The Bonn Climate Change Conference continued on Friday. Informal consultations, a contact group and mandated events met throughout the day.
PARIS AGREEMENT ARTICLE 6.2 (ITMOs): Co-Facilitator Hugh Sealy (Maldives) presented an initial iteration of a list of possible elements prepared by the Co-Facilitators, which he said was open and non-exhaustive. A number of parties, opposed by others, urged viewing this list as an “aide memoire” and asked to start work on agreed headings. Co-Facilitator Kelley Kizzier (EU) introduced the list and invited comments from parties on elements they thought are missing or did not want included. Several parties urged balance in the level of detail. Two groups of parties asked for, among others, links with response measures and reflecting CBDR-RC. A party said the criteria for inclusion in the list need to be agreed text from the Paris Agreement and its accompanying decision. A group of parties objected to the process noting there was no agreement on how to remove elements. Co-Facilitator Kizzier clarified that parties are invited to add or elaborate elements now, with areas of agreement to be identified later.
ARTICLE 6.4 (MECHANISM): Co-Facilitator Kizzier invited comments on a list of elements identified by the Co-Facilitators based on submissions and discussions, calling for a focus on those that are missing or misrepresented. After several parties shared expectations on process, Kizzier clarified that no item will be removed from the list in the first step and parties will decide further steps together. Parties made suggestions for, including, among others: accounting integrity; use of 6.4 registry by non-party stakeholders; operational costs, including registry fees; methodological approaches for overall mitigation; rights of indigenous peoples and local communities; grievance and redress mechanisms; and forwarding a share of proceeds for adaptation, possibly to the Adaptation Fund. The Co-Facilitators will prepare another iteration.
AGRICULTURE: Co-Facilitator Heikki Granholm (Finland) invited views on the review of previous workshops. All parties welcomed the positive progress made in informal informals on agriculture, indicating their optimism about reaching agreement on substantive conclusions at this session and on a COP 23 decision. Informal informals will continue.
MANDATED EVENTS: Multilateral assessment (MA): The MA met throughout the day. In the morning, Canada, Cyprus, France, Greece and Iceland presented. Many commented on Canada’s presentation of its Pan-Canadian Framework, asking questions on, inter alia: current emissions vis-à-vis its 2020 target; national policies on carbon pricing and renewable energy, given Canada’s federal system; non-regulatory measures; and LULUCF methodologies. Parties asked France questions on, inter alia, LULUCF policies and fluctuations in the energy mix. The MA continued in the afternoon, with presentations by Ireland, Japan, Kazakhstan, Liechtenstein, Luxembourg, Monaco and Portugal.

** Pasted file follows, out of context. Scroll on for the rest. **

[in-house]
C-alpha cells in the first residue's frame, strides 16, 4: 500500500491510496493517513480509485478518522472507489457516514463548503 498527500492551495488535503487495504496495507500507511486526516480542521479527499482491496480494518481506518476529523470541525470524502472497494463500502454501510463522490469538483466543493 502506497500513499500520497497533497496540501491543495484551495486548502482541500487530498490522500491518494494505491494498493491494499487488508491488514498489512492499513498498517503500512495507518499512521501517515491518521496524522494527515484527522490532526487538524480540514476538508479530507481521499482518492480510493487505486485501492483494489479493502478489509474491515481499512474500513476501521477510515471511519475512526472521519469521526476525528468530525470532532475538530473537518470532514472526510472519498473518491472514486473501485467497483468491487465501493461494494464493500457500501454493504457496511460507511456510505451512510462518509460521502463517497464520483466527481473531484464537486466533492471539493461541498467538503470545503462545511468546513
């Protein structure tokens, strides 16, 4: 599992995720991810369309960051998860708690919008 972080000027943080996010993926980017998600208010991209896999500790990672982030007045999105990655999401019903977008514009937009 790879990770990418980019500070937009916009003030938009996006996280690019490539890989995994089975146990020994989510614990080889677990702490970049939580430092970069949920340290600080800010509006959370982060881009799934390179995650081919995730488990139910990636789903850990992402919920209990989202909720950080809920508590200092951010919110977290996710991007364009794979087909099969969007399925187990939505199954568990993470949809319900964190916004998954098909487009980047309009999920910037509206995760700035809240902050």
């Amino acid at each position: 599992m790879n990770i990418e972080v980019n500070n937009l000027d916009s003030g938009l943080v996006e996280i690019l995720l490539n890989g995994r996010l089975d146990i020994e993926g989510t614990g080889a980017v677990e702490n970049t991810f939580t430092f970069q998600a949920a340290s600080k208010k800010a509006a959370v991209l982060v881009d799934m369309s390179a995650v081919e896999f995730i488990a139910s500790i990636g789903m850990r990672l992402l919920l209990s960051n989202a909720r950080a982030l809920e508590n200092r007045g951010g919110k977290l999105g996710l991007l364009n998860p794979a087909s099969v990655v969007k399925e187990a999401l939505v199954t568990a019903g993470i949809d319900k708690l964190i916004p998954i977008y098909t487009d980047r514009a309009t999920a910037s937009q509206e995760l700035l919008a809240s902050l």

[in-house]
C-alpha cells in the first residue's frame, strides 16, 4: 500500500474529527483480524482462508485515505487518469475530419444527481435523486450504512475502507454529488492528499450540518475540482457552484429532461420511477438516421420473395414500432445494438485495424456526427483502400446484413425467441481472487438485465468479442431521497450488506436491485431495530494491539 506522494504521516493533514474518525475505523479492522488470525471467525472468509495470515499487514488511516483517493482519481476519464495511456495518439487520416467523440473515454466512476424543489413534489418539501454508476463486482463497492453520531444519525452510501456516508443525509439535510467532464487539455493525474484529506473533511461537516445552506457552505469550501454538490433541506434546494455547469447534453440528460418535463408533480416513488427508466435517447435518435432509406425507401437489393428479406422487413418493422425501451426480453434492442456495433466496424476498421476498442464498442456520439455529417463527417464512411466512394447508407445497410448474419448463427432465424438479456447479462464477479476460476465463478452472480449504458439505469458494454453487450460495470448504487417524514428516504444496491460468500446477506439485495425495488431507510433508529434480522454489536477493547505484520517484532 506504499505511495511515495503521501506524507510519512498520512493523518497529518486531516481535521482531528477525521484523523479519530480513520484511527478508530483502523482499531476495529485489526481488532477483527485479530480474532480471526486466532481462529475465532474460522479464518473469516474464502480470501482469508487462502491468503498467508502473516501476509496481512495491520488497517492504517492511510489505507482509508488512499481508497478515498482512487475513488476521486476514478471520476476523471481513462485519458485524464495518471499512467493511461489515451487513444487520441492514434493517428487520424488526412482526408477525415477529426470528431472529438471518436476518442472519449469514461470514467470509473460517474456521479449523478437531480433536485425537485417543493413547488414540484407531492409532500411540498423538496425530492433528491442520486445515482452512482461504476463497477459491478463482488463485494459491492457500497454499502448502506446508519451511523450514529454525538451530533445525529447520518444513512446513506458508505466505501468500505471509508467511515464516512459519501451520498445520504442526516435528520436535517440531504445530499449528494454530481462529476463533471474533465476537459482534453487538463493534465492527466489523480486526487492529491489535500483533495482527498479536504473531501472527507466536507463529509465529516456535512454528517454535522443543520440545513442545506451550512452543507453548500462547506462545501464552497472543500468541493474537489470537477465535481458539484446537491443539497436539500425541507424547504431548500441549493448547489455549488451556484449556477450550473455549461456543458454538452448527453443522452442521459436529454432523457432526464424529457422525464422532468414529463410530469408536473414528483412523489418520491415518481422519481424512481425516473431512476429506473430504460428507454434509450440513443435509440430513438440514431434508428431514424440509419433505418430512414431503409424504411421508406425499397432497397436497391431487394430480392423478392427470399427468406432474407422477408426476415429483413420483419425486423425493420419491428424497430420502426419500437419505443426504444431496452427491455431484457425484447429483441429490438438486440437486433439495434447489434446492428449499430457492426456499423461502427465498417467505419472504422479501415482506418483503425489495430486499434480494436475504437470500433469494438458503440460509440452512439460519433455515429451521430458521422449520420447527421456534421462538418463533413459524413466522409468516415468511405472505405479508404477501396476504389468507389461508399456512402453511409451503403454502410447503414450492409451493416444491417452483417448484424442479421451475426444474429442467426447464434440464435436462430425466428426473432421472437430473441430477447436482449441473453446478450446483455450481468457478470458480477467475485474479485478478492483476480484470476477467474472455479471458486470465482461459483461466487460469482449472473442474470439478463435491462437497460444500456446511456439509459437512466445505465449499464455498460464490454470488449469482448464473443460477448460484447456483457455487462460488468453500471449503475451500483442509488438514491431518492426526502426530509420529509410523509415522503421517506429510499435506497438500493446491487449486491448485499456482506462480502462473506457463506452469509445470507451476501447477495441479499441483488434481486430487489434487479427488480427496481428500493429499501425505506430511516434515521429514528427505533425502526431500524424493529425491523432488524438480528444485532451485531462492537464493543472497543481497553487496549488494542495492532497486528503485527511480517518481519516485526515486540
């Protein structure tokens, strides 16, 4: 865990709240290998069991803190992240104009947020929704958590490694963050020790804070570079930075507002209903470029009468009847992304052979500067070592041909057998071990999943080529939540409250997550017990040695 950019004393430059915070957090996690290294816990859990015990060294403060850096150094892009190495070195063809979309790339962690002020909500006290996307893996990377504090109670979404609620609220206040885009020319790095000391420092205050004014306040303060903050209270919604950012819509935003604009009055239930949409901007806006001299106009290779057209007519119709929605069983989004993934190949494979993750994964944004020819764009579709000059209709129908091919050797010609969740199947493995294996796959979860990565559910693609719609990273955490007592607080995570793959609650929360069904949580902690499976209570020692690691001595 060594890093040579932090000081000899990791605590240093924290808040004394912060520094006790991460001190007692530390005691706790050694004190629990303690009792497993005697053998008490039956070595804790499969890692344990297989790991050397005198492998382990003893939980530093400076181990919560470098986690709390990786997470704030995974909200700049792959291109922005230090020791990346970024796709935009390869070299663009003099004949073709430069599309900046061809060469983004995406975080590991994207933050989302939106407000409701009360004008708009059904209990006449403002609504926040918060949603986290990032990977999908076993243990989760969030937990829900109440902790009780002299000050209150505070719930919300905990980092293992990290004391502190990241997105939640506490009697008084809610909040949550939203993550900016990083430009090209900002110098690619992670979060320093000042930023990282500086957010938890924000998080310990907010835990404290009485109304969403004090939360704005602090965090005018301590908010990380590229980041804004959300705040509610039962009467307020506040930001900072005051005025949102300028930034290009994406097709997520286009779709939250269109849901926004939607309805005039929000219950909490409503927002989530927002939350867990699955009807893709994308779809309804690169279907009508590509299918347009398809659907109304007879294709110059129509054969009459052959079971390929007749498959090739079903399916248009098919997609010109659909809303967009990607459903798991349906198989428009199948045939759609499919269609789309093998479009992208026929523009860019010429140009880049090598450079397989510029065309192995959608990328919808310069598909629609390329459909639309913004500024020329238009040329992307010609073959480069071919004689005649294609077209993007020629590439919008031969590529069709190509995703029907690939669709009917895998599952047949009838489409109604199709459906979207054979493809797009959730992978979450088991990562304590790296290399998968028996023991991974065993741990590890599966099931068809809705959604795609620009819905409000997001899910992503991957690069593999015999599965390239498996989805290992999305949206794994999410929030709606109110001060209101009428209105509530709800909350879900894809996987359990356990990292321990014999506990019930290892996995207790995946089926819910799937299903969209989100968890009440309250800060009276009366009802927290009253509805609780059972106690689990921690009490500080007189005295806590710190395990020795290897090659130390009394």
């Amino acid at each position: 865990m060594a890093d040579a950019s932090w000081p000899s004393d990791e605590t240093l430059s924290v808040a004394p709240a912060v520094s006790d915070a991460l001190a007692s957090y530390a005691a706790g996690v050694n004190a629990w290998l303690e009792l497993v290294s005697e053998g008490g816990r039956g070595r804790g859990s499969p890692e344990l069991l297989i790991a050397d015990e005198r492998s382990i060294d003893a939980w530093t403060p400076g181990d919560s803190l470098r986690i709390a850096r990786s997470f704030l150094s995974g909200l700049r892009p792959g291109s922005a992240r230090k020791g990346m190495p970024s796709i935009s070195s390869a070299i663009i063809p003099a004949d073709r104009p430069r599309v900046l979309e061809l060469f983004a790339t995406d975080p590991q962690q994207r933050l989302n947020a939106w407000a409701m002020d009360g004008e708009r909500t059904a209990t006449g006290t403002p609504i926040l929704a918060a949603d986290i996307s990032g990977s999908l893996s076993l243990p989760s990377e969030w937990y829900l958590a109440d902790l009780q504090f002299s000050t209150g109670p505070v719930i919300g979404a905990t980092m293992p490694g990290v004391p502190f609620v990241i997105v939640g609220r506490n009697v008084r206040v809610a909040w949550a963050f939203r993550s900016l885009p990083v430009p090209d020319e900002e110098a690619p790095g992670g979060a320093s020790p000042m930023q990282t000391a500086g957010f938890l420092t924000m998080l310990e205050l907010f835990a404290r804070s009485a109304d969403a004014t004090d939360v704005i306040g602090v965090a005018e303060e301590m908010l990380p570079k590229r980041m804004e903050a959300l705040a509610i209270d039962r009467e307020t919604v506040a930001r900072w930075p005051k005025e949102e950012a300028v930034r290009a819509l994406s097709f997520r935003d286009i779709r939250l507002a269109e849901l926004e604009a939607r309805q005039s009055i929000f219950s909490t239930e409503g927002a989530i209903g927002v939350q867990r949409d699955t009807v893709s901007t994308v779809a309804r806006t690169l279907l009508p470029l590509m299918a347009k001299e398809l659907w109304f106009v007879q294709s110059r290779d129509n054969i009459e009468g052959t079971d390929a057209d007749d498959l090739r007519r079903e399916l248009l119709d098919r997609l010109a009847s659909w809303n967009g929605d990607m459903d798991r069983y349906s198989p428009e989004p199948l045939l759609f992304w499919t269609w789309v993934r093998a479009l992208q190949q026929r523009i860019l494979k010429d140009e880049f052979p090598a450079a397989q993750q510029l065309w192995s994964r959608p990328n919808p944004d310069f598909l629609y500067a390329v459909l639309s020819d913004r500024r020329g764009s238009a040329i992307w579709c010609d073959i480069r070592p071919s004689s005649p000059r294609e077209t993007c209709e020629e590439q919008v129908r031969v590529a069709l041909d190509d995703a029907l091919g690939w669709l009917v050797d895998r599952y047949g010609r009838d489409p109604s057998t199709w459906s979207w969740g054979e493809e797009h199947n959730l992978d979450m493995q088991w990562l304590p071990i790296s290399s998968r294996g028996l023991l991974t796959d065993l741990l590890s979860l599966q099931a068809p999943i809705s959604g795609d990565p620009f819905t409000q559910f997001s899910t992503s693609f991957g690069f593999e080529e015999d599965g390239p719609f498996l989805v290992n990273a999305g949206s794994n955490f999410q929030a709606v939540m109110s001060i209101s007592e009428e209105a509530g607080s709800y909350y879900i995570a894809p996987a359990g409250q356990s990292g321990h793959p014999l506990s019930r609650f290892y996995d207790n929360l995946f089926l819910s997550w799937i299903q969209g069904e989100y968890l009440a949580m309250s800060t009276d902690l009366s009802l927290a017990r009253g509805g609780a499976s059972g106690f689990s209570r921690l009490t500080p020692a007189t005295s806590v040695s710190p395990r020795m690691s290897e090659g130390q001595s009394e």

Paris Committee on Capacity-building (PCCB): The PCCB convened a full-day discussion on the 2017 focus area: capacity-building activities for the implementation of NDCs in the context of the Paris Agreement.
Roundtable discussions were held on: complementarity between the Durban Forum and PCCB’s work; initiatives and partnerships supporting the 2017 focus area; and gaps and needs to be addressed in implementing NDCs.
Breakout groups focused on: strengthening collaboration between different actors for supporting capacity-building activities for NDC implementation; and enhancing developing countries’ capacities to implement NDCs. Proposals included: databases on gaps, best practices and available training; capacity-building national focal points and needs assessments; issue-specific taskforces; and guidelines for reporting capacity-building needs in national reports to the Convention.
Co-Chair Nummelin thanked participants for the exchange of views, noting the PCCB would deliberate on how the inputs can feed into the 2016-2020 workplan. The PCCB will reconvene on Saturday, 13 May.
DEVELOPMENT OF MODALITIES AND PROCEDURES FOR THE OPERATION AND USE OF A PUBLIC REGISTRY (PARIS AGREEMENT ARTICLE 4.12):Co-Facilitator Madeleine Diouf-Sarr (Senegal) invited views on modalities and procedures, and design elements of the registry for NDCs.
Many parties supported: submissions by National Focal Points; and a design based on sortable columns, including country name, submitted file(s), language and submission date/year.